North by Scott and Jenny Jurek is inspiring and insane. Being a runner myself makes me typically love running adventure stories on a visceral level, but Scott is a master of the sport at distances I quake to even imagine. His record-breaking trek northward on the Appalachian Trail is something to behold–North lets us in close, showing how the Jureks used a journey longer and harder than any runner really has the natural-born right to attempt as one of restoration, in the sense that sometimes we need to break ourselves before we can heal. This portrait of Scott’s tenacity as the ultimate ultrarunner will hurt you, humor you, and make your heart soar. The alternating perspectives between Jenny (also a superathlete!) and Scott show a portrait of a deep, deep marital love, and what it takes to show up for one another. The photos are also a great addition. The one of Scott touching the sign at Katahdin made me cry–anyone who has undertaken and conquered an intense physical challenge will know that special kind of heartbroken pride.
To Be Honest is a charming, of-the-moment young adult read. Martin creates a narrative voice around her main character, Savannah, that is realistic and lovably imperfect. It is refreshing to find a teenage heroine who is body positive and romantically confident in her larger figure. Savannah very much owns her own story. Just seeing the cover–with that big, gorgeous girl on the front–is going to mean so much to so many readers who have been waiting forever for a fictional leading lady to identify with. Her body, while such an important aspect of the book from a representation perspective, really isn’t the main focus–we see her struggle through relationships, form her identity, and cope with family tension and dysfunction. I was cheering Savannah on the whole time. As is typical in YA, there are definitely moments where characters or aspects of plot are oversimplified, but the romantic tension and family toxicity feels real and will please young readers. Candy-sweet in a good way.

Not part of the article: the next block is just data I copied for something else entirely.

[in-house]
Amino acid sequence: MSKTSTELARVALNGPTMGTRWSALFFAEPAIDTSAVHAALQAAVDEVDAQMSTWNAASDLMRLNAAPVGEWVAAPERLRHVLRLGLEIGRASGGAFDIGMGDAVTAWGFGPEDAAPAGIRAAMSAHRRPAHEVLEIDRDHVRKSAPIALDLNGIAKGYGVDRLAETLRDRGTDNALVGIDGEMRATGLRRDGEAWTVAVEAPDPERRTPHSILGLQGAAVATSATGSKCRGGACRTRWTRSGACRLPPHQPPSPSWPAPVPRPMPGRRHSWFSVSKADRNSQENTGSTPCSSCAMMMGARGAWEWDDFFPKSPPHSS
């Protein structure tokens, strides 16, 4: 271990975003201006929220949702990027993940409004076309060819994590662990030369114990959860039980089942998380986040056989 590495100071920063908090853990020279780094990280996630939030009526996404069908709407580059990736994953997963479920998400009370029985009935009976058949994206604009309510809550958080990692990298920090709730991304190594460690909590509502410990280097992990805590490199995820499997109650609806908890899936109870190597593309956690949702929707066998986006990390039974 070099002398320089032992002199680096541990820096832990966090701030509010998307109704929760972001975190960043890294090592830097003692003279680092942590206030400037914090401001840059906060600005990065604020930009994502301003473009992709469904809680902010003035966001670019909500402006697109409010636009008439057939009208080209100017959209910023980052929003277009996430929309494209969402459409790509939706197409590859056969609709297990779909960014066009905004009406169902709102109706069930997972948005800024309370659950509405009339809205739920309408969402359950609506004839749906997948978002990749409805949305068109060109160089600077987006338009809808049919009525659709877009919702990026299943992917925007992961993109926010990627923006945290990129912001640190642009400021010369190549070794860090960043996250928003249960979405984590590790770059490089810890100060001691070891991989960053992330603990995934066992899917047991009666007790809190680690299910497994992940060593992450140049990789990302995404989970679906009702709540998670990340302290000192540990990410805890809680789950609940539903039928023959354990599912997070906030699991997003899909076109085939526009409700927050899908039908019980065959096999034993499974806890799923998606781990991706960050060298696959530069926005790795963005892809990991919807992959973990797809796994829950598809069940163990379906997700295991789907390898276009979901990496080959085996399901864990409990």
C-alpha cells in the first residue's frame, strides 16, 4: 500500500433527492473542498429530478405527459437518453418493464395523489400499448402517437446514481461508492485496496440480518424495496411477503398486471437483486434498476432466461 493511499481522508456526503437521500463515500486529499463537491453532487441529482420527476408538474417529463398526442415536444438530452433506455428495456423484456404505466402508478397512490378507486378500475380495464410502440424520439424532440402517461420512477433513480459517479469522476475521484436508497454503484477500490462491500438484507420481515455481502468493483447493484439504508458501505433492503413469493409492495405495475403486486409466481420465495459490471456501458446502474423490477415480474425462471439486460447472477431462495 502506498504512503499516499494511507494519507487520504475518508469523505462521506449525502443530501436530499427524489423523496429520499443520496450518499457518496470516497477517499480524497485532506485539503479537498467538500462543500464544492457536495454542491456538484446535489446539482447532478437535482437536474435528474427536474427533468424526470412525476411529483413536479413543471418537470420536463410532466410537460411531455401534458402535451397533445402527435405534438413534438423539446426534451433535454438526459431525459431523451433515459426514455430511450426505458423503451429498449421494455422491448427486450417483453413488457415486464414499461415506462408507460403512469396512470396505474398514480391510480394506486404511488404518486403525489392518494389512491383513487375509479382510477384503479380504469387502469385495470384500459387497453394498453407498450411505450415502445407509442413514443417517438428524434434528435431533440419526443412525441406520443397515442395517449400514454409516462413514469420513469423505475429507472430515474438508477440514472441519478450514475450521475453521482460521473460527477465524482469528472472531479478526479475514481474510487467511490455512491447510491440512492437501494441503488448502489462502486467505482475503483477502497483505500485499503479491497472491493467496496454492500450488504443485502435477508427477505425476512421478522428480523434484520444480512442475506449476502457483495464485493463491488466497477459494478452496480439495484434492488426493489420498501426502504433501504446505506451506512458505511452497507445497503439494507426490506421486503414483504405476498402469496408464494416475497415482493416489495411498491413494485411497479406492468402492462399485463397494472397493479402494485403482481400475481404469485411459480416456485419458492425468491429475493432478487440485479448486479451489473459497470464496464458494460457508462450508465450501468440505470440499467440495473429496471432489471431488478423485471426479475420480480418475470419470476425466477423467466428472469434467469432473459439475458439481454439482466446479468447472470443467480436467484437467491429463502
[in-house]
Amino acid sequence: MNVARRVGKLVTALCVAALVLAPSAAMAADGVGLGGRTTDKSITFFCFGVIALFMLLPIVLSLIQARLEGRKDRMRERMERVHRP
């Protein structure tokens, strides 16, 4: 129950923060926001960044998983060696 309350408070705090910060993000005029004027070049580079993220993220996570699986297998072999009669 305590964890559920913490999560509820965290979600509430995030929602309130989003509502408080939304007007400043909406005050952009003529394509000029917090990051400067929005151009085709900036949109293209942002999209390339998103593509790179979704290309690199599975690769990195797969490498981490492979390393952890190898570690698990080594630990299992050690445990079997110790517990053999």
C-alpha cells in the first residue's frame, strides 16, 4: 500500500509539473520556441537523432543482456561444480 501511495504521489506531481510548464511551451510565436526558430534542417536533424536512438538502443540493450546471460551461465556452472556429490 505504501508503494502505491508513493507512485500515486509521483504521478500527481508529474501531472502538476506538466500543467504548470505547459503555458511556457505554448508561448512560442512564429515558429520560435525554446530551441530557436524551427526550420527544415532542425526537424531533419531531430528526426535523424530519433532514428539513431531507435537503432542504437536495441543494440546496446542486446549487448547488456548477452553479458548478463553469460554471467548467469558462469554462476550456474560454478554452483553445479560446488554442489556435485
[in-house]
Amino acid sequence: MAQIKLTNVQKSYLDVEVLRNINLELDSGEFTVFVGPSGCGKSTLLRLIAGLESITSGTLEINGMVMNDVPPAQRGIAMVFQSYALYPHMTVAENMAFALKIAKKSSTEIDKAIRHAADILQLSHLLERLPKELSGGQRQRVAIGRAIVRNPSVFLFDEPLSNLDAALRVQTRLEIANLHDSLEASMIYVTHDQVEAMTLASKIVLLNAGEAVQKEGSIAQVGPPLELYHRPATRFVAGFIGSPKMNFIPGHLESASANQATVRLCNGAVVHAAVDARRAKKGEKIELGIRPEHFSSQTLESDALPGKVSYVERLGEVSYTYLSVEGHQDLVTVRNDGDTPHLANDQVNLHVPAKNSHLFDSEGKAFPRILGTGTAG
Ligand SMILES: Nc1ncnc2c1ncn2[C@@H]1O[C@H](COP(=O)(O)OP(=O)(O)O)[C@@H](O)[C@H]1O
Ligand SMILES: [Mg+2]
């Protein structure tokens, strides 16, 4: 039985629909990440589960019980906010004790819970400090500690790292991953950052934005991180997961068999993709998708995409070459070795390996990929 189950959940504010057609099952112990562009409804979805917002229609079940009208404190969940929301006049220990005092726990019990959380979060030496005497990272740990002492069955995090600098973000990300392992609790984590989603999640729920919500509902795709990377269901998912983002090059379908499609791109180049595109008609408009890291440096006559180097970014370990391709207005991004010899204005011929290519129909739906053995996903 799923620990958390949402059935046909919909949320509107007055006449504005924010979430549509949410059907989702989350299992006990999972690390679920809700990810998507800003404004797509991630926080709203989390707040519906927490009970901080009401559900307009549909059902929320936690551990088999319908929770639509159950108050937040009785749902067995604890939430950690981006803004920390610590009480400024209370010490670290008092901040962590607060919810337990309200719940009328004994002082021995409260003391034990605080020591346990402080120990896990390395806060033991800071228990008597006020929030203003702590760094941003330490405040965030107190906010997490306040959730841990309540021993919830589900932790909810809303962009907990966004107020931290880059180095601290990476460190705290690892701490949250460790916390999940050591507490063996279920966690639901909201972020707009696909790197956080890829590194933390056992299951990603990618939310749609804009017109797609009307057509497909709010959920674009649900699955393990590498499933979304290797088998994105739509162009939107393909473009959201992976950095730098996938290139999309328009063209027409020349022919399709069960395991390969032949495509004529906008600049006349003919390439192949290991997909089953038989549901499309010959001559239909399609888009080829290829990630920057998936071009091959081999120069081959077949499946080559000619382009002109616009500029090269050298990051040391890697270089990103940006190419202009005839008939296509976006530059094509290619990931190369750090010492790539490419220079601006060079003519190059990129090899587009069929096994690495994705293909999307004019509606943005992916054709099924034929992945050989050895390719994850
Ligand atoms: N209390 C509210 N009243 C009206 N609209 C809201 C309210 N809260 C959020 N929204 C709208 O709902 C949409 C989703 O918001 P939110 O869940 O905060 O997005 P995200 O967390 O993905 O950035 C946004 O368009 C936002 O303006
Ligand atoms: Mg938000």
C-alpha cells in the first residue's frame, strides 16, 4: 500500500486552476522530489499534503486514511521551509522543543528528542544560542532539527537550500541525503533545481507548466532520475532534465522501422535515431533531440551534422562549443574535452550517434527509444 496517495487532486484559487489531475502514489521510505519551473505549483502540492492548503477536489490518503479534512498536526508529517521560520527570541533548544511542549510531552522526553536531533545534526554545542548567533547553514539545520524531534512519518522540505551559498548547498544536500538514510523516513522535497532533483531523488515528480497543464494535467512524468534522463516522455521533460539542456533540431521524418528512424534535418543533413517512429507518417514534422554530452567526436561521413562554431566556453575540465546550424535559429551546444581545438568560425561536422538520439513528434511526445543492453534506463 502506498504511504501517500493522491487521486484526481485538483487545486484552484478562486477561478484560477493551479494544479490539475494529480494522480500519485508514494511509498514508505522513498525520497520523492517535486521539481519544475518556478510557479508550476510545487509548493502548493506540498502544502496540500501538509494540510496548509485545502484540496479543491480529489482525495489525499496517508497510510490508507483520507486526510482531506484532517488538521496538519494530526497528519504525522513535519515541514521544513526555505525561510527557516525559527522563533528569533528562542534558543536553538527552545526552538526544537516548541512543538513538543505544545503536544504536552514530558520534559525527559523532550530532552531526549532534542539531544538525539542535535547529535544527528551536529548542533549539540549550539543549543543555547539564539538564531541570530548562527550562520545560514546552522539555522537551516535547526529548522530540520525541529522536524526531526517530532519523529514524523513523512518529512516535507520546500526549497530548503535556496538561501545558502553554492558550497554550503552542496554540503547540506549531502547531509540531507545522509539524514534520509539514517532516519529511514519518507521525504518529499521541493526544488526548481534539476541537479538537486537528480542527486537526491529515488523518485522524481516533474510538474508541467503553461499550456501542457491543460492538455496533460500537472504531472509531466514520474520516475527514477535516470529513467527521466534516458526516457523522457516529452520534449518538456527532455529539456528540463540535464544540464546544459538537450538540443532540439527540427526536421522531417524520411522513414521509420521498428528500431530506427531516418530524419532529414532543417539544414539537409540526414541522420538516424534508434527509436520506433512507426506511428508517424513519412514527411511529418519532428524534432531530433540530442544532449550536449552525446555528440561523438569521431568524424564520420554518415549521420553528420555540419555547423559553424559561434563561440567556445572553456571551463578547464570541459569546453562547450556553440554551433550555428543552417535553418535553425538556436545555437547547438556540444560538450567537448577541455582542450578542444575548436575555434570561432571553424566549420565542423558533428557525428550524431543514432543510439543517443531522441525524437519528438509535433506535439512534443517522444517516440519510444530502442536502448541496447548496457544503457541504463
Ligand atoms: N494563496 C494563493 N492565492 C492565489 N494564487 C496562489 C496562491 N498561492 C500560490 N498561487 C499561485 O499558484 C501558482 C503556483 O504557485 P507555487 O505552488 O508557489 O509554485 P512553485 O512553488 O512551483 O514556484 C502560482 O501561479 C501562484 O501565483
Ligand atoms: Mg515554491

Lincoln in the Bardo is simply a brilliant work of art. George Saunders takes the historical truth of President Lincoln’s grief over his dead son, and imagines it into a bizarre and stunning meditation on the unseen tension between the living and the dead. The story’s mouthpiece is not one, but rather a cacophony of restless ghosts–a structural risk that pays off admirably for Saunders, creating something as weird and gorgeous as it is indelible. The novel romps, slinks, and keens through the liminal space of haunting, exploring the uncertainties of identity that characterize our uneasy relationship with mortality. This book is remarkable.